This new study finds that 68% of romantic couples started out as friends

A new study reveals that most romantic relationships began as friendships, challenging previous research focusing on strangers initiating romance.

A new study published today in Social Psychological and Personality Science finds that two thirds of romantic couples started out in a platonic relationship.

This “friends-first” initiation of romance is often overlooked by researchers.

Examining a sample of previous studies on how relationships begin, the authors found that nearly 75% focused on the spark of romance between strangers.

By contrast, only 8% centered on romance that develops among friends over time.

How romantic couples start

“There are a lot of people who would feel very confident saying that we know why and how people choose partners and become a couple and fall in love, but our research suggests that is not the case,” said lead author Danu Anthony Stinson of the University of Victoria in Canada.

“We might have a good understanding of how strangers become attracted to each other and start dating, but that’s simply not how most relationships begin,” she said.

68% of romantic couples started out as friends

The team analyzed data from nearly 1,900 participants.

About 900 were university students, and about a thousand were older adults.

All in all, 68% reported that their current or most recent romantic relationship began as a friendship, versus for example meeting at a party or online.

There was little variation across gender, level of education, or ethnic groups.

But the rate of friends-first initiation was even higher among 20-somethings and within LGBTQ+ communities.

In those groups 85% reported that their relationship began as a friendship.

From friends to relationship

Among university students, “friends-first initiators” were friends for one-to-two years before beginning a romantic relationship.

Researchers noted that the vast majority of these participants reported that they did not enter their friendships with romantic intentions or attraction.

Stinson also noted that the average length of pre-romance friendships means it is likely that the couples were genuine, platonic friends before transitioning to romance.

Platonic relationship vs friendship: what’s the difference?

What about friend love vs romantic love?

A platonic relationship is a close relationship between two people who are not sexually involved with each other.

Platonic relationships can be either friendly or romantic.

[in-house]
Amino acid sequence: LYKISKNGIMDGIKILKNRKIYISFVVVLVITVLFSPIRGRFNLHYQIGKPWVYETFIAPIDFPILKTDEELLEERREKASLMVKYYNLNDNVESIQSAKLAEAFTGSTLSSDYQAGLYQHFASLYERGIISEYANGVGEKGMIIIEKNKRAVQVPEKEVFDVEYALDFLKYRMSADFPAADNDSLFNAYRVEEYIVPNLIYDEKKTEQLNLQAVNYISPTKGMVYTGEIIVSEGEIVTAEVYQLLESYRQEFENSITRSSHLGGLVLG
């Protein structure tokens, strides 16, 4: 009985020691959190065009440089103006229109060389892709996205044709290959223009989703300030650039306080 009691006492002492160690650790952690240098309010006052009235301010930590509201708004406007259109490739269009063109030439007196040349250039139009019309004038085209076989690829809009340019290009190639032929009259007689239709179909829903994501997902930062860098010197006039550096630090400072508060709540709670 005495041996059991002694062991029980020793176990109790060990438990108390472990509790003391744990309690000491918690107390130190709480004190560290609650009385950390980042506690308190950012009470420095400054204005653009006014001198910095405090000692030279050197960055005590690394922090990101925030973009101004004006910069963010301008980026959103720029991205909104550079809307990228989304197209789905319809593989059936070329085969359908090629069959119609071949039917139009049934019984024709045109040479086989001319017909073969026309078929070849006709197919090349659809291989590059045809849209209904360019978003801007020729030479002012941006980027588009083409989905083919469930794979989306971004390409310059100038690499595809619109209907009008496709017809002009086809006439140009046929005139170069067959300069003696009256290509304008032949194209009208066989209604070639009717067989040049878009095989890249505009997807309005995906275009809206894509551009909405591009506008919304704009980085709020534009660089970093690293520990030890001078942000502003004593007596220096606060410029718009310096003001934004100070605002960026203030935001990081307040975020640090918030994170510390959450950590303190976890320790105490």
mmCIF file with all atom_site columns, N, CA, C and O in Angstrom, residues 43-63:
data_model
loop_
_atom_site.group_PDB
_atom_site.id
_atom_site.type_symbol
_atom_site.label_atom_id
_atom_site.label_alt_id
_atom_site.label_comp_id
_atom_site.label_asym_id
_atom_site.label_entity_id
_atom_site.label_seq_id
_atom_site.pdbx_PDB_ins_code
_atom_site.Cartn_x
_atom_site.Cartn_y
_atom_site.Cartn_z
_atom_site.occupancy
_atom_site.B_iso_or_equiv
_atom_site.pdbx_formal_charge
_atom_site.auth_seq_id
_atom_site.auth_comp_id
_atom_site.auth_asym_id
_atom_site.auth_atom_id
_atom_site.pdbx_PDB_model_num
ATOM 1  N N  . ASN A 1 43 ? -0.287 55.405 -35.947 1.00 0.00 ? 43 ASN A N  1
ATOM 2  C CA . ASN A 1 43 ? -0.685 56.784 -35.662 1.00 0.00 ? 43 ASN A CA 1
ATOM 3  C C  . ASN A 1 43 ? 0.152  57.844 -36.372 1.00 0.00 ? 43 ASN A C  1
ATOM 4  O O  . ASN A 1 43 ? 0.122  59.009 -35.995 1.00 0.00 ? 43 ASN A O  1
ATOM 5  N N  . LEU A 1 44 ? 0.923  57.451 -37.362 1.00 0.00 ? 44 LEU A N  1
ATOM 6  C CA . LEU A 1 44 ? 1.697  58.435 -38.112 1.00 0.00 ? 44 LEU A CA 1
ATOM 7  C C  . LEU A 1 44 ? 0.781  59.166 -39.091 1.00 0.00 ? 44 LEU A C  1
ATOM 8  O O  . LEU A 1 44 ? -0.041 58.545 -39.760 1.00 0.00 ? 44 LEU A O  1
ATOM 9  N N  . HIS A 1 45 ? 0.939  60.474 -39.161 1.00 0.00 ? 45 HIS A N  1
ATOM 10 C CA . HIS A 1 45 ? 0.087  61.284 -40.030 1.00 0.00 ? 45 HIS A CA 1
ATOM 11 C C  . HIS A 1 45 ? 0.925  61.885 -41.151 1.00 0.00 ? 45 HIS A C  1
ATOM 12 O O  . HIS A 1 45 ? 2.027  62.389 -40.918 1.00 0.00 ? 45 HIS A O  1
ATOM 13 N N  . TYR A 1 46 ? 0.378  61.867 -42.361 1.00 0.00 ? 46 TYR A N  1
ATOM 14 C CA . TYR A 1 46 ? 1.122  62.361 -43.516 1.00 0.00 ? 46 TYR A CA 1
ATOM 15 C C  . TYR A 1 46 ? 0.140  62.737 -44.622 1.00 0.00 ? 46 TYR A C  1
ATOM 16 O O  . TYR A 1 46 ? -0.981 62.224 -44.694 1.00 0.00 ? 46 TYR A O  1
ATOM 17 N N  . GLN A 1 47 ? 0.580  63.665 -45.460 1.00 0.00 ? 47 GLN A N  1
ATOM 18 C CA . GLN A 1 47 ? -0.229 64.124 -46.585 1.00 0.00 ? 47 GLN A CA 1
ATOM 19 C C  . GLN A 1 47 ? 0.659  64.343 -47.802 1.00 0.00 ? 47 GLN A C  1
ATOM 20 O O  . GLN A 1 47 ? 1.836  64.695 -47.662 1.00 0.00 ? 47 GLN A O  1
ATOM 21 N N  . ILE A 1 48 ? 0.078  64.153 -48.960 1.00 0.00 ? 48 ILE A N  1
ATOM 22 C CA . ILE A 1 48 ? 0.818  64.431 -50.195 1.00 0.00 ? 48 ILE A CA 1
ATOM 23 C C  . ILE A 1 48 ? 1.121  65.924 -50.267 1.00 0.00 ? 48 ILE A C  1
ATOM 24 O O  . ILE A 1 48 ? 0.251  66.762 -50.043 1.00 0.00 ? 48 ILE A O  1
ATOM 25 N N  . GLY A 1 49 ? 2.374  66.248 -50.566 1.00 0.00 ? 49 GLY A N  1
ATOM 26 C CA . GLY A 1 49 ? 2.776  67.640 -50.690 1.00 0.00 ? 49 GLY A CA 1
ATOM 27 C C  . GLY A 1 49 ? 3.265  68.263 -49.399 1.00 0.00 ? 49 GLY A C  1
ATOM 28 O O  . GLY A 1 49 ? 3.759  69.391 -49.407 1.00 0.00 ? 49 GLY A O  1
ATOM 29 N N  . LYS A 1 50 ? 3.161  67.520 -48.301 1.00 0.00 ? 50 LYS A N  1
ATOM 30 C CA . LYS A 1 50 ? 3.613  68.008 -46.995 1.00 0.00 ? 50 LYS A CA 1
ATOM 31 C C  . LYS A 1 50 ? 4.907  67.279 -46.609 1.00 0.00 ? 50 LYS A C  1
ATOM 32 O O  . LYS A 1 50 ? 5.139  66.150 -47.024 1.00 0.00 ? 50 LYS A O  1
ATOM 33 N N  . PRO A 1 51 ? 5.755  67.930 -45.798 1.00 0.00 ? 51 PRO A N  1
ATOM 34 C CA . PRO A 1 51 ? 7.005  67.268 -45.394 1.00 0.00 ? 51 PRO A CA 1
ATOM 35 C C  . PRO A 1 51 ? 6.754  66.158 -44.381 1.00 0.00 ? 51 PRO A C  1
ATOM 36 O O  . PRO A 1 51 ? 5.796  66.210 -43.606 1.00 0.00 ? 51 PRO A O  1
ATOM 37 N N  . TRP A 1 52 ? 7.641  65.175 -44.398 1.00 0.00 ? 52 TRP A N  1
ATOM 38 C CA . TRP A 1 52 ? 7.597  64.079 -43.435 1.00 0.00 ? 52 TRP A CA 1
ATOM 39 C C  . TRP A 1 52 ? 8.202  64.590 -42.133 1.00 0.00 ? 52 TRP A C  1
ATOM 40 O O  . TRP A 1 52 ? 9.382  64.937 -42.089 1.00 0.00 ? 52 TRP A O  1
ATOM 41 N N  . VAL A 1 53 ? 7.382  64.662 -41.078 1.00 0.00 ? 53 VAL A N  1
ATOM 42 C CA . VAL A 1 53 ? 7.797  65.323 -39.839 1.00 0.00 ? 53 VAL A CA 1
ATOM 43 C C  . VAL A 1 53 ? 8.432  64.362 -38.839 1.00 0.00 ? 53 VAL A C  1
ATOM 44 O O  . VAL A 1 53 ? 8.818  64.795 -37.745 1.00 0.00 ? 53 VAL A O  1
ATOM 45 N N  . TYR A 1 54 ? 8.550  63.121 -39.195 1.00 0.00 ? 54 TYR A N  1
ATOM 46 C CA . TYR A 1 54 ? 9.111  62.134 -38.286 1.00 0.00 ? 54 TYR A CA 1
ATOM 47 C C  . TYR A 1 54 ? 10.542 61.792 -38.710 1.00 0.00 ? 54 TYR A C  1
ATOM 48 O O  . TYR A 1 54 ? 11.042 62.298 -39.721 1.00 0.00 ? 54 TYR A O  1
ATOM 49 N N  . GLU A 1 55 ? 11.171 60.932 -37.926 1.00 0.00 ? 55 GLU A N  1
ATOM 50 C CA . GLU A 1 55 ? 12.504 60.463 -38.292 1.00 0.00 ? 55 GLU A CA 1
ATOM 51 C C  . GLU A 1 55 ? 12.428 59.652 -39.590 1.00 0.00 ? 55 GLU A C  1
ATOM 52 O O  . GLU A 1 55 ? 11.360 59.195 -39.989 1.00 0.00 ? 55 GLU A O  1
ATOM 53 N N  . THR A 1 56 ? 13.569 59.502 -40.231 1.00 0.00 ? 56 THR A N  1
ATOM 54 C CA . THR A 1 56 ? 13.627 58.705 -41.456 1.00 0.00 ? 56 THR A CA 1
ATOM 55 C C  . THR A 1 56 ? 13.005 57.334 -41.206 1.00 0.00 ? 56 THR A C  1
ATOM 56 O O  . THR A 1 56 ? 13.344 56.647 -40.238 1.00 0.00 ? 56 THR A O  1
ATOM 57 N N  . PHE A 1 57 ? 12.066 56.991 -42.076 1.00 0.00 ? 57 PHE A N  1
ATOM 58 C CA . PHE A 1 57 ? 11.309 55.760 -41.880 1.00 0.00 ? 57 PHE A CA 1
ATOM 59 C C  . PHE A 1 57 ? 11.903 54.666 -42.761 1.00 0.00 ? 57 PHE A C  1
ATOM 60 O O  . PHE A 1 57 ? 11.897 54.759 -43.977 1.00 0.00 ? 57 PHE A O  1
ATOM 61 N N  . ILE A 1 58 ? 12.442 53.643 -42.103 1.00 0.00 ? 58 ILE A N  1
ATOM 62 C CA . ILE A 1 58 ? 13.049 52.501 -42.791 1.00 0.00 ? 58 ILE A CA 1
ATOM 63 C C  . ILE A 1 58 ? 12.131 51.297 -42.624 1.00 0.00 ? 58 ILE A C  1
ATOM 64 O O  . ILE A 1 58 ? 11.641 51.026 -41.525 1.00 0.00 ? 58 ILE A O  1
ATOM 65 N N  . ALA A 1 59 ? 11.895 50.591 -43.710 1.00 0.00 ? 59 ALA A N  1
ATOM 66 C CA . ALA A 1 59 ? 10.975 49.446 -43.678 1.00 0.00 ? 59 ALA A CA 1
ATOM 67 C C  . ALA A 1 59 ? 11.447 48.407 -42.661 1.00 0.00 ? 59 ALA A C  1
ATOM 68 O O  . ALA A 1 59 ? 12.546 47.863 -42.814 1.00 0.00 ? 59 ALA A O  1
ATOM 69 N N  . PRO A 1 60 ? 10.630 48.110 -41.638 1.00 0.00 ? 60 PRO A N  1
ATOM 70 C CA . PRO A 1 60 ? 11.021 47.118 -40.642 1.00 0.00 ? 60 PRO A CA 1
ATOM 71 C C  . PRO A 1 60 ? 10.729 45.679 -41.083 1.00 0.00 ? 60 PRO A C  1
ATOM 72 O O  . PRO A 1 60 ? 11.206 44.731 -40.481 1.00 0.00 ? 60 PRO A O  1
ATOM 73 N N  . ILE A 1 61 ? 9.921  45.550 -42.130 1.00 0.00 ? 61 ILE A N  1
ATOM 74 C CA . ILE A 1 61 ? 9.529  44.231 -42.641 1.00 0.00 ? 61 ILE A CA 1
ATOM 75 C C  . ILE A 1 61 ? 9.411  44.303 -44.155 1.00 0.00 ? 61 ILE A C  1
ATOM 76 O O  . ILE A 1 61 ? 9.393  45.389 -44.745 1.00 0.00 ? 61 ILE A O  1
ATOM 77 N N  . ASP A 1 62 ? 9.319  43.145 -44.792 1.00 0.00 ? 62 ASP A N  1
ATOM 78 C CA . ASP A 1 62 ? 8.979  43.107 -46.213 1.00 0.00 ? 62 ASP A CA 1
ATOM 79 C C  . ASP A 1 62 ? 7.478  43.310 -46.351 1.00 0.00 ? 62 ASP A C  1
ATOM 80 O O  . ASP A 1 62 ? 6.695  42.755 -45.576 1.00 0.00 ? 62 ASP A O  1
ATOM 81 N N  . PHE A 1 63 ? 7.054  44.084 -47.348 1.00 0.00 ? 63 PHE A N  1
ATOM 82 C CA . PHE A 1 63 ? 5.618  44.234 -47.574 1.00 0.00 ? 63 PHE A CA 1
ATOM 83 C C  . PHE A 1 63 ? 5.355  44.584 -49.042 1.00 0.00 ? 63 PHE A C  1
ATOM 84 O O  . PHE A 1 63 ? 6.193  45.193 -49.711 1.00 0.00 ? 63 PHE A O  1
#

Friendship, on the other hand, is a relationship between two people who have a mutual affection for each other.

Friendships can also be either platonic or romantic.

So, what’s the difference between a Platonic relationship and a friendship? Well, the main difference is that Platonic relationships are not sexual, while friendships can be.

Platonic relationships can also be more intimate than friendships, as they often involve sharing deep secrets and feelings with each other.

“Friends first” preferred over meeting at parties or online

Nearly half of the students reported that starting as friends was their preferred way of developing a romantic relationship, making it far and away more popular than other options presented, such as meeting at a party or online.

Given the prevalence of romantic couples who begin platonically, Stinson would like to see further studies examining this kind of relationship initiation.

She also hopes that this research will push people to revisit their preconceived notions about love and friendship.

Stinson notes that we are often taught that romance and friendship are dissimilar types of relationships that form in different ways and meet distinct needs.

“Our research suggests that the lines between friendship and romance are blurry,” says Stinson, “and I think that forces us to rethink our assumptions about what makes a good friendship but also what makes a good romantic relationship.”

Study: “The friends-to-lovers pathway to romance: Prevalent, preferred, and overlooked by science”
Authors: Danu Stinson, Jessica Cameron, and Lisa Hoplock
Published in: Social Psychological and Personality Science
Publication date: July 12, 2021
Photo: by Karen Warfel from Pixabay

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